Report From 4As Creative Conference

Creative Execs Stress Importance of Internet

Cite Volvo's Latest Online Campaigns as Examples of a New Reality

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SAN FRANCISCO ( -- Advertising agencies must think beyond the TV-centric creative tradition and see the Internet and other new media as the way to expand their craft.

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That's the talk in San Francisco this week as some 200 agency executives meet for the 2002 American Association of Advertising Agencies' Creative Conference.

The three-day biannual conference was originally scheduled for October 2001 but postponed due to the Sept. 11 terrorist attacks. Issues facing the discipline, however, have compounded since that time.

Not great
"It's easy to be worried and scared, but change is inevitable," said Ron Berger, CEO and chief creative officer of Havas' Euro RSCG MVBMS Partners and chairman of the AAAA Creative Committee. "You don't hear people saying this is really great, we're having a lot of fun."

Mr. Berger noted that since 1983, half of the companies in the Fortune 500 have disappeared, to be replaced by others. "What clients want is one thing. What they need is what great creative people do," he said.

At the same time, media choice is not as clear as it was only 20 years ago, when a single TV spot, such as the 1984 Apple Computer commercial that aired during the Super Bowl, transformed the brand. "New media and the ability to use them in different and interesting ways as technology evolves. That remains the opportunity," Mr. Berger said.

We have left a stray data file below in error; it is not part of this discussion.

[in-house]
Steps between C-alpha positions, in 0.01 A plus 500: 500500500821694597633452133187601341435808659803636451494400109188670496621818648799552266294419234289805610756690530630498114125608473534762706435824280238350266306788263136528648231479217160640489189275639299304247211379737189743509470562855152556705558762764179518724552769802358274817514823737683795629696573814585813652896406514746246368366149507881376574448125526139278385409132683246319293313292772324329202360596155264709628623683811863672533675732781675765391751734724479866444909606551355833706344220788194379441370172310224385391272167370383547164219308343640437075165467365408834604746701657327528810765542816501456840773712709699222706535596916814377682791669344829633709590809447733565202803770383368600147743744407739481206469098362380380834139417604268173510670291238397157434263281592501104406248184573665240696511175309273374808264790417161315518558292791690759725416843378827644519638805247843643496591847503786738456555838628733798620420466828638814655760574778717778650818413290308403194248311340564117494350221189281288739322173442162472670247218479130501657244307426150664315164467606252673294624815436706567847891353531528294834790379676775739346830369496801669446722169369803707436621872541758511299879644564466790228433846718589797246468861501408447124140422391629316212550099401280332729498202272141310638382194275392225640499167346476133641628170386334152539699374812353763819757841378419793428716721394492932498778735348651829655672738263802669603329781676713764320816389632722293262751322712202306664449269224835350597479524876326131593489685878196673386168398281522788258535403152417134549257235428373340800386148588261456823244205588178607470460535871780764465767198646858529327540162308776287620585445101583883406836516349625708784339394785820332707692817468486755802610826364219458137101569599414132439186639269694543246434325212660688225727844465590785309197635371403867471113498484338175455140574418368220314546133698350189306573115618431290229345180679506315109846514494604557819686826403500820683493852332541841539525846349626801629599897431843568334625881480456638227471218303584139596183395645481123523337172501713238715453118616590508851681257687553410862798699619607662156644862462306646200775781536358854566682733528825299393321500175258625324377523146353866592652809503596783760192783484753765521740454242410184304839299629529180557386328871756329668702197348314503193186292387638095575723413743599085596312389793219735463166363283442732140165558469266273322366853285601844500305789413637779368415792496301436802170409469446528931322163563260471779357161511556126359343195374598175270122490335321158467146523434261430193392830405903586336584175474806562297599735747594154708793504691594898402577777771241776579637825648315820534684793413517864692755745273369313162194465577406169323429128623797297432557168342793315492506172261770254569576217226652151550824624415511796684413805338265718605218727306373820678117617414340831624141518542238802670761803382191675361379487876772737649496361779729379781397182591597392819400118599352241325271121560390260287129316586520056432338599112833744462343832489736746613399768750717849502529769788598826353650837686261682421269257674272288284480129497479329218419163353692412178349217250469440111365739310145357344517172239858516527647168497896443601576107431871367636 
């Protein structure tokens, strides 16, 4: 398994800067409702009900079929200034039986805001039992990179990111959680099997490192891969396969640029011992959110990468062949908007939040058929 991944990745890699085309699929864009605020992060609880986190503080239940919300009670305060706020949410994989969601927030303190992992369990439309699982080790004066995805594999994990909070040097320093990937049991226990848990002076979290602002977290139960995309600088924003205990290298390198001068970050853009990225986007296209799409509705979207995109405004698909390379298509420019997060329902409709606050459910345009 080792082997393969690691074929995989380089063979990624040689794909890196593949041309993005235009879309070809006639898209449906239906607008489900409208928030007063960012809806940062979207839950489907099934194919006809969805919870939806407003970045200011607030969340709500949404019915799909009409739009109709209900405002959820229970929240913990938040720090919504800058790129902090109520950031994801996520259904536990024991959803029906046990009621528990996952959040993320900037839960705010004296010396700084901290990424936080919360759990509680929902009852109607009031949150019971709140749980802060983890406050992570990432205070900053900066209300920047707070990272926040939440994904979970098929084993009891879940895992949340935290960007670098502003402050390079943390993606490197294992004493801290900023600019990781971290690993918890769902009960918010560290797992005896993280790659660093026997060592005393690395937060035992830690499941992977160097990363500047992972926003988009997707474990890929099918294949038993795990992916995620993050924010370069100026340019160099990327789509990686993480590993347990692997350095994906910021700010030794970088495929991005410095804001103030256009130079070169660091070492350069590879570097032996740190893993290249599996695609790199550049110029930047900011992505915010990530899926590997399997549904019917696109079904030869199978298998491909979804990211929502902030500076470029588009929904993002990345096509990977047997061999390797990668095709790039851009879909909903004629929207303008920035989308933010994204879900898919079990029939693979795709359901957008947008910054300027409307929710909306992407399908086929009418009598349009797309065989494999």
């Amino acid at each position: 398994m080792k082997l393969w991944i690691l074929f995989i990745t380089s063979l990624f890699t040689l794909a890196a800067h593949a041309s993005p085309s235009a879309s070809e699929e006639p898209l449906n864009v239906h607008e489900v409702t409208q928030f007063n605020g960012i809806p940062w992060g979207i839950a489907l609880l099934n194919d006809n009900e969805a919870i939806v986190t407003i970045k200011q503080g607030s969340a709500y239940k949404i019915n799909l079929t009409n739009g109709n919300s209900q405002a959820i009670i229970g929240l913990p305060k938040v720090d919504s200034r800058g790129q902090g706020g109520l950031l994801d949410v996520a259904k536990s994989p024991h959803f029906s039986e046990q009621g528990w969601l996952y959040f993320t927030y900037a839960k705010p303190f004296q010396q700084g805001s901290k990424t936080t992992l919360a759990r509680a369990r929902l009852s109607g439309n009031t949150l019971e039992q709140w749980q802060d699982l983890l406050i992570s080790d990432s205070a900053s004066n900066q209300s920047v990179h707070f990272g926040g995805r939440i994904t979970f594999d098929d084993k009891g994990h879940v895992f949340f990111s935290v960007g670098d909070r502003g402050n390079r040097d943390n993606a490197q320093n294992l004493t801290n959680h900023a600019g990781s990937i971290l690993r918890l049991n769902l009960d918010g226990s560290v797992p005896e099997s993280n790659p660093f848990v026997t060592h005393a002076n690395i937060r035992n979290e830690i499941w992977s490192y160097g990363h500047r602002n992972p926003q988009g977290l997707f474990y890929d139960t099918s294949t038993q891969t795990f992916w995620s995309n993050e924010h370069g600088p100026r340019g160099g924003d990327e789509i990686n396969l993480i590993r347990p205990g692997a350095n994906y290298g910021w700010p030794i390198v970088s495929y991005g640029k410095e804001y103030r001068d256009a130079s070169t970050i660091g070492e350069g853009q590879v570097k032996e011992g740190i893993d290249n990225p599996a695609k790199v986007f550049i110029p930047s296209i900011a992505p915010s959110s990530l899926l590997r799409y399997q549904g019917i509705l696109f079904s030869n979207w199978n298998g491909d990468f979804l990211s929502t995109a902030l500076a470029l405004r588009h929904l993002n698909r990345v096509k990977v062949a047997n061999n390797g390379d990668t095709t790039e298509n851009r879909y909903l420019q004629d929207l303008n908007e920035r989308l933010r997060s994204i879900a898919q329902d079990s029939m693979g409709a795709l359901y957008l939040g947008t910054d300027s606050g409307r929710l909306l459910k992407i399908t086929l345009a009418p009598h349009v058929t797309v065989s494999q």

Volvo achieved amazingly high SUV sales using only Internet promotions.
Volvo success
For example, he said one of his agency's clients, Volvo, has used the Internet to market its sports utility vehicle, selling out the first season's worth of cars without spending "a dollar on traditional marketing."

Still, creatives will need courage, he said: "We are entering into unchartered territories" in a difficult business climate.

Meanwhile, a number of the younger creatives in the city have begun to set their sites on the transformation in media that the Internet affords. Frenchmen Fred Raillard and Farid Mokartce, recently hired by Omnicom Group's Goodby, Silverstein & Partners, San Francisco, believe the Internet poses the greatest opportunity, with interesting ads -- or films as they call them -- disseminating rapidly, virally through e-mail. Their award-winning commercial for Microsoft's Xbox video-game console received 2 million hits within two weeks, they said, without any additional expense on the part of the marketer.

Element of pop culture
"If a commercial is good, it can become an element of popular culture," Mr. Raillard said.

Still, the Internet poses challenges: Creative has to rely less on dialogue and has to get its message across in a more universal way, the creative team said.

Other creatives, such as Paul Venables, principal of Venables, Bell & Partners, San Francisco, a Goodby breakaway shop, still finds traditional media of great value. The difficulties, he said, lie with marketers pumping money into ideas with little value. He cited Visa's long-running campaign backing its check card that touts the ease of shopping without needing to carry identification. "How many times do you go out shopping without your identification with you?" he asked.

In addition to a discussion of the future of the 30-second spot, other panels and speakers will address issues ranging from motivating the creative department to reaching multicultural audiences to the future of creative boutiques.

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